The US has made much of its transfer of the detainees at Parwan Detention Facility to Afghan government control. This, as with so many other “transition” moves, has been hyped as enormously significant, but in reality is superficial.
For the detainees, nothing has really changed. They’re still stuck on a US military base, with their “administrative detention” nominally under Afghan control, but access to them is still strictly controlled and the Afghan general running the facility is hopeful for future influence, but still mostly a figurehead.
Even though the transition agreement puts him theoretically in total charge, the Afghan general himself is not much better off than the detainees on site, his cellphone is seized when he arrives at the facility (by US military officials), and even his access to interviewers is controlled from the Pentagon.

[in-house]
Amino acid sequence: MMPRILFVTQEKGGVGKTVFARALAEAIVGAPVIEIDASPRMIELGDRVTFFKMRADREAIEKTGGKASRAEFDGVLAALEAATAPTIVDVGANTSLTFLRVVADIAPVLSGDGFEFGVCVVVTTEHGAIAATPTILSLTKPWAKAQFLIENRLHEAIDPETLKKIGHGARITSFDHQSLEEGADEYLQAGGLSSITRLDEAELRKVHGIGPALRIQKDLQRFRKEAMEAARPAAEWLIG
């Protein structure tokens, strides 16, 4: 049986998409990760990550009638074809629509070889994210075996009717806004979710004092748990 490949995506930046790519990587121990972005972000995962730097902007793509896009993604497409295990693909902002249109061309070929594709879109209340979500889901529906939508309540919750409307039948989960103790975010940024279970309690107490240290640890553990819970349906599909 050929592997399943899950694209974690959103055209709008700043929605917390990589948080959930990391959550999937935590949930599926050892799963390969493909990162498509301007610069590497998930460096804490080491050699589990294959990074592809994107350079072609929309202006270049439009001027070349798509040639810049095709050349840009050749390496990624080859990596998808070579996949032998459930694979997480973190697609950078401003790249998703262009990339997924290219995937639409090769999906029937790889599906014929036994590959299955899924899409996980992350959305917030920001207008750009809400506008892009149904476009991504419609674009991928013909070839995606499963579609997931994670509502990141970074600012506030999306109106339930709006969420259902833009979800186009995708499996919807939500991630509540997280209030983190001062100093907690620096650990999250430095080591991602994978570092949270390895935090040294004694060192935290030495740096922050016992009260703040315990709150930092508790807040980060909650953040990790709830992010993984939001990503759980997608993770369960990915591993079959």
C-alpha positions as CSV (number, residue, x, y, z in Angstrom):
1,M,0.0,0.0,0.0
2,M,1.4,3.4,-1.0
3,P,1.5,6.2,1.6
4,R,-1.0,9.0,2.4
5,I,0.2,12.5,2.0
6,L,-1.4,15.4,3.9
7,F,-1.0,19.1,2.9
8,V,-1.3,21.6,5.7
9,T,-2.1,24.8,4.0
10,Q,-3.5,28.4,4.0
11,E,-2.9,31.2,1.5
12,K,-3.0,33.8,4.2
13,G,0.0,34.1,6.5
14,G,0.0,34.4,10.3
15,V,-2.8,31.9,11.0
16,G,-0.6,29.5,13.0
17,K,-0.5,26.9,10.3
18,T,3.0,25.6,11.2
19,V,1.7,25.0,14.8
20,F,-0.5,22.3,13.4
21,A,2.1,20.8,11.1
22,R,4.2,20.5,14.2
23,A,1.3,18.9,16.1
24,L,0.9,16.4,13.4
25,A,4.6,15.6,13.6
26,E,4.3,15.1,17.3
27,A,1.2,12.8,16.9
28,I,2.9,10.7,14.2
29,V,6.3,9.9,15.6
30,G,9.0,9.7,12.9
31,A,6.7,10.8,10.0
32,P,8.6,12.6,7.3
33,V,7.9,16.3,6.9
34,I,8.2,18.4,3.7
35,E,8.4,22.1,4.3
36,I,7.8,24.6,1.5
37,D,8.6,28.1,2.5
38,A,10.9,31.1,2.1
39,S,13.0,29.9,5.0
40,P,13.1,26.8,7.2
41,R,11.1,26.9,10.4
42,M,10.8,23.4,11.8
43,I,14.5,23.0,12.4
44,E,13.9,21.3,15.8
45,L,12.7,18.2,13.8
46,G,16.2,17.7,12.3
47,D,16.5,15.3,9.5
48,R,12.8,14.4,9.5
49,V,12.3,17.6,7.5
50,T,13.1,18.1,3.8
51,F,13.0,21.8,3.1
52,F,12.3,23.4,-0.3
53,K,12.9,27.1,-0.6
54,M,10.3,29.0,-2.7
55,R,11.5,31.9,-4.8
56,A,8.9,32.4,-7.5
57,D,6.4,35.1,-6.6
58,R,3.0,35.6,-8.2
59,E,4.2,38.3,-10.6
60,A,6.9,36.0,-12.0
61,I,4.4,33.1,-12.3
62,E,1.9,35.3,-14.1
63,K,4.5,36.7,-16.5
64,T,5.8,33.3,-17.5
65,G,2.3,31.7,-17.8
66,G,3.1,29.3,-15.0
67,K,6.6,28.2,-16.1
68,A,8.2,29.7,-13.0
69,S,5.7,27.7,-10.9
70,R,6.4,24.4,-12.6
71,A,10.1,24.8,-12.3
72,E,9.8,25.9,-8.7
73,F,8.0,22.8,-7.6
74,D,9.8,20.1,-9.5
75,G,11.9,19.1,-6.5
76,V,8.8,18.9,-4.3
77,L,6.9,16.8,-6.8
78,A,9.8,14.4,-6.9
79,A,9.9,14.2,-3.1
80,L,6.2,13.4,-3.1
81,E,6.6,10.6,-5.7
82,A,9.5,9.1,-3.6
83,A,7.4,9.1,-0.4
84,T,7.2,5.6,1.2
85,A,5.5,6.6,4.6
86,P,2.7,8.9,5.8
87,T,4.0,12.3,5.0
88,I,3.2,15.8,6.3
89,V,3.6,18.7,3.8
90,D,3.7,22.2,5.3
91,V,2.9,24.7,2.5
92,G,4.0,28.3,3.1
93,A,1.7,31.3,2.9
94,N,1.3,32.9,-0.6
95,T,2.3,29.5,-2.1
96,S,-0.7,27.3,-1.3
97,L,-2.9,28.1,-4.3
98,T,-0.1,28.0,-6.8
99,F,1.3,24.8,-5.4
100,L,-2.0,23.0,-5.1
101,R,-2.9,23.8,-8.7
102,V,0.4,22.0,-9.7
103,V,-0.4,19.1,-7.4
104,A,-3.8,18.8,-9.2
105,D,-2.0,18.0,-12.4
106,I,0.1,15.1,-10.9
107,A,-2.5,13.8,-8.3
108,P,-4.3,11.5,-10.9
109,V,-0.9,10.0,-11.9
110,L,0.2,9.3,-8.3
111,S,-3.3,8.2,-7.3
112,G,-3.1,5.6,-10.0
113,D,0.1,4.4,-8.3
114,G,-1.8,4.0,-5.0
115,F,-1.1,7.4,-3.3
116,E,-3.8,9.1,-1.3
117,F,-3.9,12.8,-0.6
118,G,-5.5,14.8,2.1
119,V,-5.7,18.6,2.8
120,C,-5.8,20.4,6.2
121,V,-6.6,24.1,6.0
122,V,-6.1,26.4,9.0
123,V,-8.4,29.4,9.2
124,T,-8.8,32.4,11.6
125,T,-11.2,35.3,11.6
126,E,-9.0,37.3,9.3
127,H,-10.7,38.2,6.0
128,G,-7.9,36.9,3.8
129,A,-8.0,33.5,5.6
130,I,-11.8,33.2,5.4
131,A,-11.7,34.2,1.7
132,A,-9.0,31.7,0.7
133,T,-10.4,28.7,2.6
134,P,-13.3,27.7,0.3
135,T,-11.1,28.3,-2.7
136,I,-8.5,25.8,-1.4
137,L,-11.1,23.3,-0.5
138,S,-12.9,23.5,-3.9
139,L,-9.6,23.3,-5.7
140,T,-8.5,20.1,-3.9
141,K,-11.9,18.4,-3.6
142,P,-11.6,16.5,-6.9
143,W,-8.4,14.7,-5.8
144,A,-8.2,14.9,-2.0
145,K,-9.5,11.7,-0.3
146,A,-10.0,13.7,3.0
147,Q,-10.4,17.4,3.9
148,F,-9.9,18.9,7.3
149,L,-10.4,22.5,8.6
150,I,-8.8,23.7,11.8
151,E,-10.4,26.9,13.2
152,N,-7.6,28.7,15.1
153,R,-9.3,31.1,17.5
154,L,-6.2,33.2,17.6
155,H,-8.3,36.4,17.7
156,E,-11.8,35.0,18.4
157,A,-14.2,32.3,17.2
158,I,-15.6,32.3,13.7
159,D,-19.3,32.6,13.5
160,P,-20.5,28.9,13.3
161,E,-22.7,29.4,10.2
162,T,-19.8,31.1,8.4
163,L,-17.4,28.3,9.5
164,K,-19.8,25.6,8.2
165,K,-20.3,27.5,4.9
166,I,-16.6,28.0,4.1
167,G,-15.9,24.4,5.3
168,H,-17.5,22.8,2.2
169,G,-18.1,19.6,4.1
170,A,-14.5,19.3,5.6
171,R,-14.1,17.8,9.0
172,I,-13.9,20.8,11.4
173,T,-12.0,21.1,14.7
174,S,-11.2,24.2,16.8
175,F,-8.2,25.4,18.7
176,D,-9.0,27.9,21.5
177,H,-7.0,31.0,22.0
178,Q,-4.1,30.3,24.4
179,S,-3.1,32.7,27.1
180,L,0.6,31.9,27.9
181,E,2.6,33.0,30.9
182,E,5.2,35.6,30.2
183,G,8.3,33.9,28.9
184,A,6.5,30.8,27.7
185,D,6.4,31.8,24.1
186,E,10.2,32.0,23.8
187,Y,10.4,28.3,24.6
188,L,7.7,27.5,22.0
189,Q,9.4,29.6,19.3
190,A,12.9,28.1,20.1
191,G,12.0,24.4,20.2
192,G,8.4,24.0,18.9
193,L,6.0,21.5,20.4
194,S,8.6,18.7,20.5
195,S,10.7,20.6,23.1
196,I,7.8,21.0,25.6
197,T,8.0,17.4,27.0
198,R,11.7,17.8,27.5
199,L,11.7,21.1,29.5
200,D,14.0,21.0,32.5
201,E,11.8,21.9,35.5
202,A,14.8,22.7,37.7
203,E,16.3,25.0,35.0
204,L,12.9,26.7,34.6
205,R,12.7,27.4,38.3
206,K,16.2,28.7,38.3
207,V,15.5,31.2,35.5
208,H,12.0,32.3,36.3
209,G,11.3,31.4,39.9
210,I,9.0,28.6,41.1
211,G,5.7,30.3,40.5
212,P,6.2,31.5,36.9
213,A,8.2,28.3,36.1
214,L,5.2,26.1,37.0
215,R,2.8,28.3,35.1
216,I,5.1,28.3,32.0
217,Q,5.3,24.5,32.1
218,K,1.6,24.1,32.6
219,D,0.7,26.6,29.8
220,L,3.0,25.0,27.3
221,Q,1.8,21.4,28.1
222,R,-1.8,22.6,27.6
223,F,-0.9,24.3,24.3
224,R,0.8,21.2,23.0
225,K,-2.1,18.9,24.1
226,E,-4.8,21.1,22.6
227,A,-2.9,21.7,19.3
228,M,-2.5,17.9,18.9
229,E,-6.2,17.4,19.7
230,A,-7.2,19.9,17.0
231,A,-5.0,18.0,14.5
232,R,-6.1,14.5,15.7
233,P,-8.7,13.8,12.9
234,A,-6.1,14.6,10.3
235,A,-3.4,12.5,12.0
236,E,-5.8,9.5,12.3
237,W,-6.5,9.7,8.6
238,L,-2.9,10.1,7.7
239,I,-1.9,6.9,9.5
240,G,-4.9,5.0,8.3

Such issues are likely to continue to grow, as US officials try to change the narrative of occupied Afghanistan to an “ended” war with a massive and coincidental military presence, while at the same time retaining all of the control in everything but name.
Last 5 posts by Jason Ditz
- Germany Suspends Training for Iraqi Kurdish Troops - October 18th, 2017
- Oil Firm Sees Congressional Vote on Iran Deal as Potential Positive - October 18th, 2017
- Saudi Airstrike Kills Six Civilians, Mostly Children, in North Yemen - October 18th, 2017
- Kurdish Independence at Risk Amid Iraqi Offensive - October 18th, 2017
- Catalonia Will Declare Independence If Spain Suspends Autonomy - October 18th, 2017